"Superman Returns" leaps to $21 million opening day

Superman beat Batman at the box office. But he was only half as strong as Spider-Man.

"Superman Returns" took in $21.04 million ( Ђ 16.79 million) on opening day, making it No. 8 on the all-time list of movies that debuted on a Wednesday, according to distributor Warner Bros.

The No. 1 Wednesday premiere was for "Spider-Man 2," which took in $40.4 million in its first day just before the Fourth of July holiday in 2004. "Superman Returns" came in just behind the No. 7 movie, last year's Fourth of July offering "War of the Worlds," which took in $21.3 million.

Last year's "Batman Begins" ranks 13th among Wednesday debuts with $15.1 million, reports AP.

According to Wired News, Superman 's reported budget is north of $260 million. That rates the movie as perhaps the most expensive ever made (and it's probably enough to put the world's comic-book writers on permanent retainer).

Of course, if any icon deserves Hollywood's blockbuster treatment, it's Superman. He remains the most familiar and beloved of our heroes.

And he loves us, too. In one scene, he perches above the planet and tunes his ears into our suffering. "Humans have the capacity for greatness," his father's voice tells him as he hears the wails and cries. "They only lack the light."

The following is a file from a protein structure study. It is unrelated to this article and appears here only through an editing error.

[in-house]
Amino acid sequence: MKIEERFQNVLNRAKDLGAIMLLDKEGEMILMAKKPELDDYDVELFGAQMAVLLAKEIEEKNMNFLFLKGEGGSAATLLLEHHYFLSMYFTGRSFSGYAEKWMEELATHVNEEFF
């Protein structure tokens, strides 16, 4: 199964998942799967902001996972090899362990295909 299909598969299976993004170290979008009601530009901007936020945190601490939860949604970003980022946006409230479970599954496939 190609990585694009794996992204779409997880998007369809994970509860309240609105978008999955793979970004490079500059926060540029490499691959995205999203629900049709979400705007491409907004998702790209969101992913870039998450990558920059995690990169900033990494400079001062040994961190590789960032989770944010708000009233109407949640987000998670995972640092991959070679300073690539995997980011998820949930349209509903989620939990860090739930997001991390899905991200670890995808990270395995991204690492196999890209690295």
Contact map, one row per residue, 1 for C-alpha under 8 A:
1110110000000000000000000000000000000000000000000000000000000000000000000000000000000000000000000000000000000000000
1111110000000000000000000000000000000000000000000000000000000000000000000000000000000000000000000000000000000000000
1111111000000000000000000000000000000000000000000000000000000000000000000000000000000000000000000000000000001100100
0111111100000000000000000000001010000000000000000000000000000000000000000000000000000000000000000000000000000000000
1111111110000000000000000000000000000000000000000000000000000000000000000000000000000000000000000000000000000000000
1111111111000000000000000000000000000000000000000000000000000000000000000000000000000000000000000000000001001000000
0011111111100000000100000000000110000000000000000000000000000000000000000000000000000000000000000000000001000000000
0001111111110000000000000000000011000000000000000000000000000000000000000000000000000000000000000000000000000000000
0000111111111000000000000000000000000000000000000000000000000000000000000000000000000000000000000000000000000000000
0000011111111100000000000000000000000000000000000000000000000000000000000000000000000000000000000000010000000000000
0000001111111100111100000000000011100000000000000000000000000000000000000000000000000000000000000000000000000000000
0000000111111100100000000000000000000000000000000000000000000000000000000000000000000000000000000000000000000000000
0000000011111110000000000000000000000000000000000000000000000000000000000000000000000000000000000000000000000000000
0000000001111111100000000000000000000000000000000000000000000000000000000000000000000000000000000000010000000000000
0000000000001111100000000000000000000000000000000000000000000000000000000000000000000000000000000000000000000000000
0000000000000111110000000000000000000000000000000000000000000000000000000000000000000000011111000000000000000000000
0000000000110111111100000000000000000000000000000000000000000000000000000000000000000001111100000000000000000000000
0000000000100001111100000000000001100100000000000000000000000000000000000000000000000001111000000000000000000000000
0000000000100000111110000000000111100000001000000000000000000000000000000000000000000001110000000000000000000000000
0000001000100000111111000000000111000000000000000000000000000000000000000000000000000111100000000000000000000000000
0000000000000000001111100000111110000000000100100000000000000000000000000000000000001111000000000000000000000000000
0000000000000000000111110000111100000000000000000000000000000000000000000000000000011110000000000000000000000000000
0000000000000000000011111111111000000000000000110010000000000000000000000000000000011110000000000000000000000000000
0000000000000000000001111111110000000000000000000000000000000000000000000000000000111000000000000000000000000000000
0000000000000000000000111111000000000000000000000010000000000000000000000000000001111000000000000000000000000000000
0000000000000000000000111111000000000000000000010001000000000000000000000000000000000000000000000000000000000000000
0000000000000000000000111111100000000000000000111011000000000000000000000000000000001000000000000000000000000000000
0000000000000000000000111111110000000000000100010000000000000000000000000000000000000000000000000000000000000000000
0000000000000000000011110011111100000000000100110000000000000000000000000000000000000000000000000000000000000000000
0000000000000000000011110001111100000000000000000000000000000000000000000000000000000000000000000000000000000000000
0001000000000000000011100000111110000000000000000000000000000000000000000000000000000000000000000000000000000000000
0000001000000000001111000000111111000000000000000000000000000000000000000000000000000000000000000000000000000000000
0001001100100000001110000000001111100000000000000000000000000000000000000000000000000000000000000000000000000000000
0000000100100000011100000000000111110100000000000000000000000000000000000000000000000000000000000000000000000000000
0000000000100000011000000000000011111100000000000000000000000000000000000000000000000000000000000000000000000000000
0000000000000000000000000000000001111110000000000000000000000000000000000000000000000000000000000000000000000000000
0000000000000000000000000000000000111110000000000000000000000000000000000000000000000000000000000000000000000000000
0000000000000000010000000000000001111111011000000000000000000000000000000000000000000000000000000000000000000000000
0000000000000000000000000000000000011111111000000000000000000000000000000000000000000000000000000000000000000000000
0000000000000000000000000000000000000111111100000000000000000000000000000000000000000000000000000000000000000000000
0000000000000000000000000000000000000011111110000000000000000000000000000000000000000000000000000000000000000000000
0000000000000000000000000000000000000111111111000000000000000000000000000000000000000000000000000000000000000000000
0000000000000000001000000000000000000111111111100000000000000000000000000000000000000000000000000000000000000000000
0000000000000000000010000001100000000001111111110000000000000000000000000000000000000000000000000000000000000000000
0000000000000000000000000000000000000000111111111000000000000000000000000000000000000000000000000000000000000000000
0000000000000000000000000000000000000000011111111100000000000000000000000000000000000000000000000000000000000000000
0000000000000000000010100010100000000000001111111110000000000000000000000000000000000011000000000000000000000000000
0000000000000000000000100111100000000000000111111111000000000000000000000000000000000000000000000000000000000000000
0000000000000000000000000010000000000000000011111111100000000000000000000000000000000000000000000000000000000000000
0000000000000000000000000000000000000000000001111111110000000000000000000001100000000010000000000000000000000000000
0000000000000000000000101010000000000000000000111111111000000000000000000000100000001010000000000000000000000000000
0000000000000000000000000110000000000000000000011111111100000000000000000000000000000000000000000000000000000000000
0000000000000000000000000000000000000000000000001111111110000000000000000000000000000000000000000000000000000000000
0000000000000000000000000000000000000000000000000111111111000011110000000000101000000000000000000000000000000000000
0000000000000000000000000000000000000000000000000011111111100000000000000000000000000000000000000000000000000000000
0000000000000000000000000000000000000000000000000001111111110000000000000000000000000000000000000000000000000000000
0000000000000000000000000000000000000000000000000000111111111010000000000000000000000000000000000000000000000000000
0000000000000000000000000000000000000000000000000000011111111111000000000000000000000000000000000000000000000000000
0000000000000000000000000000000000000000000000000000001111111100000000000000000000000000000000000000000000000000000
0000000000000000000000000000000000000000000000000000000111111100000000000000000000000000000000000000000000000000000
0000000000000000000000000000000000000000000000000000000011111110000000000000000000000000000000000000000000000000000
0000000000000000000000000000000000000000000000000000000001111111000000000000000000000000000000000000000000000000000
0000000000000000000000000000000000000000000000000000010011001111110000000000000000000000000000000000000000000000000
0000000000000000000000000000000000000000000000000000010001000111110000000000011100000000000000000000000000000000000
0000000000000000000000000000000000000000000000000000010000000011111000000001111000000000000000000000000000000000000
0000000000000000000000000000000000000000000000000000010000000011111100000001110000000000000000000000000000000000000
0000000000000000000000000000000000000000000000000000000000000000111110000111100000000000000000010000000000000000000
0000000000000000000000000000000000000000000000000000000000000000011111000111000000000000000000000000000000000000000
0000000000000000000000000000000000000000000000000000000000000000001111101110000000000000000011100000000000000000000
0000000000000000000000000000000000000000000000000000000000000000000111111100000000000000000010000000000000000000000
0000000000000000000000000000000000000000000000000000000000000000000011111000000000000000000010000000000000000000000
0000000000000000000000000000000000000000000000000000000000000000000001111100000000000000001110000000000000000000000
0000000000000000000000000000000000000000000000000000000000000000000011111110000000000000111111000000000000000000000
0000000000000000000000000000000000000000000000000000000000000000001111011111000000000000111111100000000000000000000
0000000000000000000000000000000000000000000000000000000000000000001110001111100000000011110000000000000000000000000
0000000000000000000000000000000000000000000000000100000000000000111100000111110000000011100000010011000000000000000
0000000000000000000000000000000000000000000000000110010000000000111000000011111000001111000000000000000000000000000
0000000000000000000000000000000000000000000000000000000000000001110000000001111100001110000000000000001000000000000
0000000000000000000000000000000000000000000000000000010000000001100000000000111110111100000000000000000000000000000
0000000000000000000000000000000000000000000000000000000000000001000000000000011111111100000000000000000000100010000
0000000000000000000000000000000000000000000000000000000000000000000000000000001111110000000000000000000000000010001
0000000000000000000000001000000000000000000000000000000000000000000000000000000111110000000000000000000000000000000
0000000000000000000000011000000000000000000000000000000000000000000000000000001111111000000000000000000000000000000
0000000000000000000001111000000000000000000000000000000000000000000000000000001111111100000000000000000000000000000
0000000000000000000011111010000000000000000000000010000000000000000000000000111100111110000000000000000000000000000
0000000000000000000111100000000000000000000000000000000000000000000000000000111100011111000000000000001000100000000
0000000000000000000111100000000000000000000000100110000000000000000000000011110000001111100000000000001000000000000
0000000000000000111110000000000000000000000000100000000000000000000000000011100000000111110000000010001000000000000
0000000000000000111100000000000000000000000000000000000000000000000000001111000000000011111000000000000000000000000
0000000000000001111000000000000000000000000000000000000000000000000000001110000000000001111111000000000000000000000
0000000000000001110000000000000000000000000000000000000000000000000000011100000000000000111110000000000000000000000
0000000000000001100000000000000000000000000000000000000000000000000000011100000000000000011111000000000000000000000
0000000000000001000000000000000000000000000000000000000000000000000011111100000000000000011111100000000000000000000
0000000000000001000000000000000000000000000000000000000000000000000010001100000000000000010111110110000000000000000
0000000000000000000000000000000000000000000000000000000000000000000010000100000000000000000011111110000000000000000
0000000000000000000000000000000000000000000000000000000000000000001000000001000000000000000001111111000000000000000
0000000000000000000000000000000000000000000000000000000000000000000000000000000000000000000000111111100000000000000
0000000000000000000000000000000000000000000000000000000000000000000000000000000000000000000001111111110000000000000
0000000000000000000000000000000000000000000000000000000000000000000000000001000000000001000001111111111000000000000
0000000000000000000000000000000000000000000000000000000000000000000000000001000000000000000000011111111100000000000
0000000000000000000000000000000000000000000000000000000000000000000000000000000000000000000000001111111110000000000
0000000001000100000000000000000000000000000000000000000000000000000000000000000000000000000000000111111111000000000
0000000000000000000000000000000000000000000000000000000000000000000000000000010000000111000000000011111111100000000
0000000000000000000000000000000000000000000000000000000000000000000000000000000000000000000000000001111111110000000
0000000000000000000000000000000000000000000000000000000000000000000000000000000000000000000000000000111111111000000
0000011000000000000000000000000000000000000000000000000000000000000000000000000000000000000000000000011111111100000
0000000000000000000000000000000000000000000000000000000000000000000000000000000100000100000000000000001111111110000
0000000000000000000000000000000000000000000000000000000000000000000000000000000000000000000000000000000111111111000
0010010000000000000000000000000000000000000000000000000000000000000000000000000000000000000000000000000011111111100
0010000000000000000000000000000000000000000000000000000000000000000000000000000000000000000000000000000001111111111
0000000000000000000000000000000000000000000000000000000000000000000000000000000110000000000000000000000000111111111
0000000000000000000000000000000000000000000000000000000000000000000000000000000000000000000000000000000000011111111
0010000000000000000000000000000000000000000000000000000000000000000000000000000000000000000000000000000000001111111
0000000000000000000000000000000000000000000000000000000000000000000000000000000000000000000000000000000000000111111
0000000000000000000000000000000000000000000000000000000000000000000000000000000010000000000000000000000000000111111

Making a sequel to a movie that debuted more than 25 years ago is a tall order, and "Superman Returns" stumbles out of the gate as Singer tries to bring the audience up to date on the main players without spending too much time on any one.

A few sentences at the start of the movie explain Superman’s been off the planet for five years. Suddenly, he’s back, and we get bite size versions of Ma Kent, Clark Kent and Lex Luthor before a jarring, much too quick transition to Metropolis.

Have you seen the "Superman Returns" prequel comics? Of course not. You’ve been doing things with your life. I, however, have been reading.

The four stand-alone books have caught readers up on what Ma Kent, Luthor and Lois Lane have been doing in Superman’s absence. It’s an extra layer that gives some reason to the characters’ actions in the film, and it helps suspend disbelief.

For instance: Superman and Clark leave and come back at the same time, and no one notices? Lame. But, the comic shows that Ma Kent’s been writing postcards to Lois made to look like they are from Clark. Even though Superman’s gone, Clark is still around, informs Columbia Daily Tribune.

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